Got A Nervous Teen Driver? Here Are 3 Tips For Reducing Their Anxiety Behind The Wheel

practice drivingIt’s quite common for teen drivers to be nervous about operating a vehicle, especially when they have little to no experience behind the wheel. And since 20% of 11th graders reported being a driver in a crash during the past year, their anxieties aren’t completely unfounded. Studies have actually found that nervous teen drivers tend to be better drivers; they’re more cautious and are less likely to make risky decisions. And while your teen’s nervousness will likely lessen with time, it can be a problem when they first learn to drive or need to take their road test. If your teen is struggling with the driving jitters, there are a few things you can do to help.

  1. Remove the mystery
    Your teen’s anxiety may not completely stem from the act of driving; it’s possible that they may be intimidated by the vehicle and the logistics of how to operate the lights, transmission, pedals, and signals. Before they ever navigate out of the driveway, it’s a good idea for your teen to become more familiar with how the car actually works. Go over how to adjust their mirrors, how to change windshield wiper speeds, how to turn their brights on and off, and how to start, stop, and signal a turn. The sooner they learn these basics and feel comfortable with them, the less thought they’ll have to devote to them. Once these operations feel like second nature, they’ll feel a lot more comfortable behind the wheel.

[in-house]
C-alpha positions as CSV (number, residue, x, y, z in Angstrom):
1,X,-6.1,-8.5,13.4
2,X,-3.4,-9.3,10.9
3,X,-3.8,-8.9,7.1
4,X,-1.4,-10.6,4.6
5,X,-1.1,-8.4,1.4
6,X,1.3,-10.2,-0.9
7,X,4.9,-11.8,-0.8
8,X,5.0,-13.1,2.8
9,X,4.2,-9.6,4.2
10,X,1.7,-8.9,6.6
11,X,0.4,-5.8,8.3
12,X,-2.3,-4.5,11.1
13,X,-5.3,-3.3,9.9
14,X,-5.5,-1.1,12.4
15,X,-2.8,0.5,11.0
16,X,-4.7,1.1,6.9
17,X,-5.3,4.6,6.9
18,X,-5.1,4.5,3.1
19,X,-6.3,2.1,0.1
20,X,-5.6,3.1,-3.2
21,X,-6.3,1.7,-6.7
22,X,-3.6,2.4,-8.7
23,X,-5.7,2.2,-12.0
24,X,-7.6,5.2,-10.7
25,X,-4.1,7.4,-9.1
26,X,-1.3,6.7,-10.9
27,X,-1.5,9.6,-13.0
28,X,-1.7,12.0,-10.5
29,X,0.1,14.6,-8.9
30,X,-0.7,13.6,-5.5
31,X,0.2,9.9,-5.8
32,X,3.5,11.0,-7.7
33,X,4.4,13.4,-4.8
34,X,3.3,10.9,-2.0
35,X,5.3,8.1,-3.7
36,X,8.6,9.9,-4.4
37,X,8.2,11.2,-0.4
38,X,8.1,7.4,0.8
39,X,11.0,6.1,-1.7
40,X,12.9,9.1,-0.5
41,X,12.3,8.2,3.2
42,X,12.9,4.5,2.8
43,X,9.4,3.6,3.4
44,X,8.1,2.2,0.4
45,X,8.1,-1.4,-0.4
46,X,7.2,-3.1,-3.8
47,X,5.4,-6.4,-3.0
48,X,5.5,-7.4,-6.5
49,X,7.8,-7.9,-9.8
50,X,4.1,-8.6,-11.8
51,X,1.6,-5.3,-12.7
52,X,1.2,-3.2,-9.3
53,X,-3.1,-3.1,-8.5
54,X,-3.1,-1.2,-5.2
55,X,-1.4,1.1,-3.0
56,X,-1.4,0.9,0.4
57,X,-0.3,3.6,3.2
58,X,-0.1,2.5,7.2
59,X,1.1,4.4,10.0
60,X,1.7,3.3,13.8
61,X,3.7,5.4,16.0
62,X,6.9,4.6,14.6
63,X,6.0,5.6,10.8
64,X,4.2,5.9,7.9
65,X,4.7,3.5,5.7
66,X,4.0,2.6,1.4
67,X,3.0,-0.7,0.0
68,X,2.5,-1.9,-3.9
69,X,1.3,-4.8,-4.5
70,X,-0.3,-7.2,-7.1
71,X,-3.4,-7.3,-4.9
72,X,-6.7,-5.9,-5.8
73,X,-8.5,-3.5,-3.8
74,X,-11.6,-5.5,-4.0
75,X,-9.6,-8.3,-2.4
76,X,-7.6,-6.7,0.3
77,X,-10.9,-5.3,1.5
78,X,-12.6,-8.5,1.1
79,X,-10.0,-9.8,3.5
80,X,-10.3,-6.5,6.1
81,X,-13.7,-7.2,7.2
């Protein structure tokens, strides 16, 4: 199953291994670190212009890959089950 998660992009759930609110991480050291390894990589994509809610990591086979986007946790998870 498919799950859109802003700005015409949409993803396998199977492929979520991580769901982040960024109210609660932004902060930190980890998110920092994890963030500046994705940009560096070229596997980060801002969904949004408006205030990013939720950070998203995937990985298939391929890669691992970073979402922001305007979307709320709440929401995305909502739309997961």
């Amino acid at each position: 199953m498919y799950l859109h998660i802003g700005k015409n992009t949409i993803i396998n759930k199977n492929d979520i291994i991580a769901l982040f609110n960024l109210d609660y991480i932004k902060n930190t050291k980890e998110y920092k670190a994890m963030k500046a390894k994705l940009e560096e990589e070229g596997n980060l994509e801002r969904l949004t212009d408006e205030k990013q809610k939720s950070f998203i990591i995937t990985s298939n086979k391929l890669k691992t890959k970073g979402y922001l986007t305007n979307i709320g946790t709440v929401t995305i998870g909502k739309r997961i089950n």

2. Enroll them in a beginner driving course
    A tried-and-true way for teens to practice driving when their parents aren’t available is through driving classes. Teens will often feel less nervous with an trainer as compared to driving with a parent in the passenger seat. Even if you don’t make your teenager nervous, it can be helpful to get a more complete overview of the rules of the road and get assistance from a trained trainer. It’s a good way to take the emotion out of the equation. Whether they practice driving with a small group of students or have independent sessions, they can focus specifically on skills that worry them or work on scenarios they might experience once they have their license.
  3. Stick to the familiar
    It can be nerve-wracking to practice driving in an area you’re not very familiar with. Unfamiliar roadways can be tricky, and the last thing your teen needs is to be distracted by a navigation app or GPS. Until they’re more comfortable, it’s best to stick to areas they know well. They should practice driving to school, workplaces, restaurants, malls, parks or other destinations they’ll likely go during their regular routine. Before they get their license, it may also be helpful to drive in the town where they’ll take their road test. However, they may not be able to practice driving with a licensed trainer in the exact area where tests are performed.

New drivers often experience anxiety when they’re first faced with learning how to drive. This is completely normal, but it doesn’t have to impede their independence. Parents need to be encouraging, understanding, and proactive in helping their teens become more comfortable behind the wheel. To find out how a beginner driving course can alleviate anxiety in your teen, contact Driving Arizona today.

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